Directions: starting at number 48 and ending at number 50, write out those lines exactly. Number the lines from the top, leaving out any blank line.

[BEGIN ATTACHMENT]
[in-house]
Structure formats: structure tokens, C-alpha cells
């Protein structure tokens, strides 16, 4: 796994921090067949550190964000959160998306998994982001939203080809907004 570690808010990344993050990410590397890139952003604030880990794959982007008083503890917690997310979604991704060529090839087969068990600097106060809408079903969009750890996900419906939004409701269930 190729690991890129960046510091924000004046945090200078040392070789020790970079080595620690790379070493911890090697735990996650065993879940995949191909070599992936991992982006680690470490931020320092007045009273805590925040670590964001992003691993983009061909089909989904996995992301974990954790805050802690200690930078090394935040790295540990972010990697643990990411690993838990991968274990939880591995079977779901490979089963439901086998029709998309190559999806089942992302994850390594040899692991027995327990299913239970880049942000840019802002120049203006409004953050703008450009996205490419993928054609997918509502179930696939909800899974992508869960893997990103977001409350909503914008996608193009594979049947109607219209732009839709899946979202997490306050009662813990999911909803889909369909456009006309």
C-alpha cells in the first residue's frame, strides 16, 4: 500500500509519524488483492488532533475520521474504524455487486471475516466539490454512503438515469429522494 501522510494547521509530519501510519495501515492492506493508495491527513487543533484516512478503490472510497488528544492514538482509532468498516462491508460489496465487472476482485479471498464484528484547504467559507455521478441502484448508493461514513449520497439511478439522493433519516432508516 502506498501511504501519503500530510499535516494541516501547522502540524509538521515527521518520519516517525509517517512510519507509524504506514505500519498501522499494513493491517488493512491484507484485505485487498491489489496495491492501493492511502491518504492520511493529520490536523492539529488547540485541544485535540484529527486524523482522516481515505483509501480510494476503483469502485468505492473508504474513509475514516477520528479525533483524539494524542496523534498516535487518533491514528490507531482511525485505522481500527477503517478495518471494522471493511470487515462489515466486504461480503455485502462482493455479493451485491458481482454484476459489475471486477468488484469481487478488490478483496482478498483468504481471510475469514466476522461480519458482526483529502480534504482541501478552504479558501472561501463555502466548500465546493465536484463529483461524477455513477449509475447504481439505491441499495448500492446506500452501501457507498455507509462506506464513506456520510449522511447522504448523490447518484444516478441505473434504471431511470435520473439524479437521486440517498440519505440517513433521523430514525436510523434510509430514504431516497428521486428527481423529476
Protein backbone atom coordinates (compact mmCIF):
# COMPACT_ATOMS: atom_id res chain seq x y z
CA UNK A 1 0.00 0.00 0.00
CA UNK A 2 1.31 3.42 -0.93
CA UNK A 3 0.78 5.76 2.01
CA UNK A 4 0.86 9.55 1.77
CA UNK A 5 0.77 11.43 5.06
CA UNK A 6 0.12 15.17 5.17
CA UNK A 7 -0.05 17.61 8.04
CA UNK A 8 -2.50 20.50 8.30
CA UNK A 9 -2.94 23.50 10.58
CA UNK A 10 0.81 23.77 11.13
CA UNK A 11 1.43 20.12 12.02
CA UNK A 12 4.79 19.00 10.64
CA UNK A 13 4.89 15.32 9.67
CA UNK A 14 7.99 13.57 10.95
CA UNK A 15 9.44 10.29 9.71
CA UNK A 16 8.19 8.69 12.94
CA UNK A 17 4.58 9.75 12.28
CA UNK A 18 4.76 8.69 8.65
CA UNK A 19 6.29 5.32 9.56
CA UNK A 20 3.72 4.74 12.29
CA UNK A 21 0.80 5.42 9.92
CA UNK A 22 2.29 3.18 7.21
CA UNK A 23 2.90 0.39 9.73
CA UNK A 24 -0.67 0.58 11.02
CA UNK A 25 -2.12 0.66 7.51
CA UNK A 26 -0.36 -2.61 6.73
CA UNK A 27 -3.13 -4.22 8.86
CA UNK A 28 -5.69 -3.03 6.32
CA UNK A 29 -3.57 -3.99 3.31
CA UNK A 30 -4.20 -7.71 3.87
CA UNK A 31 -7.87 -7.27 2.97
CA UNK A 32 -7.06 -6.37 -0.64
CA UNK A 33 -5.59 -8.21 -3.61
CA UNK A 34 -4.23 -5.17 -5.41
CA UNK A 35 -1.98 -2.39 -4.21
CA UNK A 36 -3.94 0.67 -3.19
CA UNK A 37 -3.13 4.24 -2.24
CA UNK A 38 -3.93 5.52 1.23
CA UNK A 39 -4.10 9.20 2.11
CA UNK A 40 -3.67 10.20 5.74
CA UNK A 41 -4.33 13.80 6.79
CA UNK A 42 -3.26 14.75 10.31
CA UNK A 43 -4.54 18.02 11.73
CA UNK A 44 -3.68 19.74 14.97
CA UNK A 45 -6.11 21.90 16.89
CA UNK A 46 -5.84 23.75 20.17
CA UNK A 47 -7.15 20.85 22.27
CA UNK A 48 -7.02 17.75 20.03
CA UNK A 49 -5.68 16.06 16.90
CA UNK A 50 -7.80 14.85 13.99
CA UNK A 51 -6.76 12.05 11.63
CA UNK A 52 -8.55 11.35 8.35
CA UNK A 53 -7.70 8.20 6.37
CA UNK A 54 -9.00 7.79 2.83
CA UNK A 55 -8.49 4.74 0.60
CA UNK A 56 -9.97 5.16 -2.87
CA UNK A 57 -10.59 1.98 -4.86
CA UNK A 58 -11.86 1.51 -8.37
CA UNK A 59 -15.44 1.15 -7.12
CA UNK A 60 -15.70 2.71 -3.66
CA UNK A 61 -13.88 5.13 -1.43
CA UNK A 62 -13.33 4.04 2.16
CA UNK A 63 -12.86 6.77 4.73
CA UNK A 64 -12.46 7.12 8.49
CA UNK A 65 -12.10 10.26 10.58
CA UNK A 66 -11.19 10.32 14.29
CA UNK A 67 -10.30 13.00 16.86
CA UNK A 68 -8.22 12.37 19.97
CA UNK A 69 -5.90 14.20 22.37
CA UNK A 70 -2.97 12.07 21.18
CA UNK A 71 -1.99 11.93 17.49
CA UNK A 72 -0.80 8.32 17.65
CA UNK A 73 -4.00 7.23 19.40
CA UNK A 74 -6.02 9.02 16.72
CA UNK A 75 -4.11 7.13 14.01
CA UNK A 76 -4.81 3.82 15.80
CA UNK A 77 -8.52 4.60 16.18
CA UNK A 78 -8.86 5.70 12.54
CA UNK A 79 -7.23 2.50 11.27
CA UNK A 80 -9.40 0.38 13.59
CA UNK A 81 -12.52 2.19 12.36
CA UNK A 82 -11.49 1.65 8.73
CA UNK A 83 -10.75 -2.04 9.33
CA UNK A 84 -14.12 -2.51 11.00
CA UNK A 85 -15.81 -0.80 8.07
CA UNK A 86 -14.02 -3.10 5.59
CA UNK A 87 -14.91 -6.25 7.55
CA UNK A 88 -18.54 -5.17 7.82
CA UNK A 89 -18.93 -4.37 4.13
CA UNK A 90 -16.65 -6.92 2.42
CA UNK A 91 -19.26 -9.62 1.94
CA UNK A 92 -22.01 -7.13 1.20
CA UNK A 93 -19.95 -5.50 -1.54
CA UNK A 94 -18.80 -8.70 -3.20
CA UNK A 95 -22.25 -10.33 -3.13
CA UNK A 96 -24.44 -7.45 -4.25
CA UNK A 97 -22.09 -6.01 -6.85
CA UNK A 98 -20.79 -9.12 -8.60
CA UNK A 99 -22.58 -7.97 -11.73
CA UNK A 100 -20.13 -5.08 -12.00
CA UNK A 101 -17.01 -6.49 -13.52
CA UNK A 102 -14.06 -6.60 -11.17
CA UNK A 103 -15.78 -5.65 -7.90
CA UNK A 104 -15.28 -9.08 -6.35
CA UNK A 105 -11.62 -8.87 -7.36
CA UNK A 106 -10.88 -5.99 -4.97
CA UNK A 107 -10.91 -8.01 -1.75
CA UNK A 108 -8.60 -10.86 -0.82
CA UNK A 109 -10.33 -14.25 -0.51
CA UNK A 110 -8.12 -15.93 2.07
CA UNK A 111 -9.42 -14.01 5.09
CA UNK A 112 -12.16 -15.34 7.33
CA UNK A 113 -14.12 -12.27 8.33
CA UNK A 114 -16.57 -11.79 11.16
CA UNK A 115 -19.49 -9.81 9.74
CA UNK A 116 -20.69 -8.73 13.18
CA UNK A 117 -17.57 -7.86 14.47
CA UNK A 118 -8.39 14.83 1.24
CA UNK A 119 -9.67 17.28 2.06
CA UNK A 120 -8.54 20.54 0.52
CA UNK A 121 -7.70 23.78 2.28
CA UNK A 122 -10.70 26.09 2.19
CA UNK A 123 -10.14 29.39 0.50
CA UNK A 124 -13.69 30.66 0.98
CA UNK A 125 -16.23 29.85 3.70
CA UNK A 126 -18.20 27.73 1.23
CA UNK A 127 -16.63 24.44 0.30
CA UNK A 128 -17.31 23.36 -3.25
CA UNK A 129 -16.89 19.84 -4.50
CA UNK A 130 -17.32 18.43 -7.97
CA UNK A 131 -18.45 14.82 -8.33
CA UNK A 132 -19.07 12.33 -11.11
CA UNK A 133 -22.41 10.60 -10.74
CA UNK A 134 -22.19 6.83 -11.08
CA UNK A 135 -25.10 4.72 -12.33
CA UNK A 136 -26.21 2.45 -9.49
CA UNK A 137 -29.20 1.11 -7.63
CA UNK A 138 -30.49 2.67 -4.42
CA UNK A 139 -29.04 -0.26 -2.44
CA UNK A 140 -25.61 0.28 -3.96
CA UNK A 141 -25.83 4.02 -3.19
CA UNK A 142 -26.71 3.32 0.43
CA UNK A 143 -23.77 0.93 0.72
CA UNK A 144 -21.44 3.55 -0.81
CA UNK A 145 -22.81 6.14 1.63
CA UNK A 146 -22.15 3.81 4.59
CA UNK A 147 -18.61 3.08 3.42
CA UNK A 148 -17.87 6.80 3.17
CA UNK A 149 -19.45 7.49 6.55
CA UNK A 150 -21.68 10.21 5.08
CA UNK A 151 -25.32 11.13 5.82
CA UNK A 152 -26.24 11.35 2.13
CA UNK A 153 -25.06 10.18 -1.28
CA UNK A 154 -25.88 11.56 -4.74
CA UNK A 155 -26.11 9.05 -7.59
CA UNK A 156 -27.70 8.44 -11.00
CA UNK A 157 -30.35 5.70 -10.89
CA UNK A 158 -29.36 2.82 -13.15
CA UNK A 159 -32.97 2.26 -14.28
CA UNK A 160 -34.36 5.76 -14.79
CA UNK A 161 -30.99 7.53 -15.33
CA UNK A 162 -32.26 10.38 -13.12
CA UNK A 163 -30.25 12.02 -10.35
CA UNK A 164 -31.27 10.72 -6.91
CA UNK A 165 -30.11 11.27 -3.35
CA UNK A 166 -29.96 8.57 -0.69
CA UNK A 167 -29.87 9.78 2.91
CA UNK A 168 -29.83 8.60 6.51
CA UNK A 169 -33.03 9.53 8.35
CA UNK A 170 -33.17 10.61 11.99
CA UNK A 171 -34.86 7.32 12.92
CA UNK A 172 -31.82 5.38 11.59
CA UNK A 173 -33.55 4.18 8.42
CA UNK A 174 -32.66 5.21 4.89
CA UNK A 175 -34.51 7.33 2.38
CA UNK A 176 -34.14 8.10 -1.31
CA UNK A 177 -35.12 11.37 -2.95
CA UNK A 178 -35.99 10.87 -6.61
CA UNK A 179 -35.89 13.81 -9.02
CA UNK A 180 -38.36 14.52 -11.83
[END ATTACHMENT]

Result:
CA UNK A 42 -3.26 14.75 10.31
CA UNK A 43 -4.54 18.02 11.73
CA UNK A 44 -3.68 19.74 14.97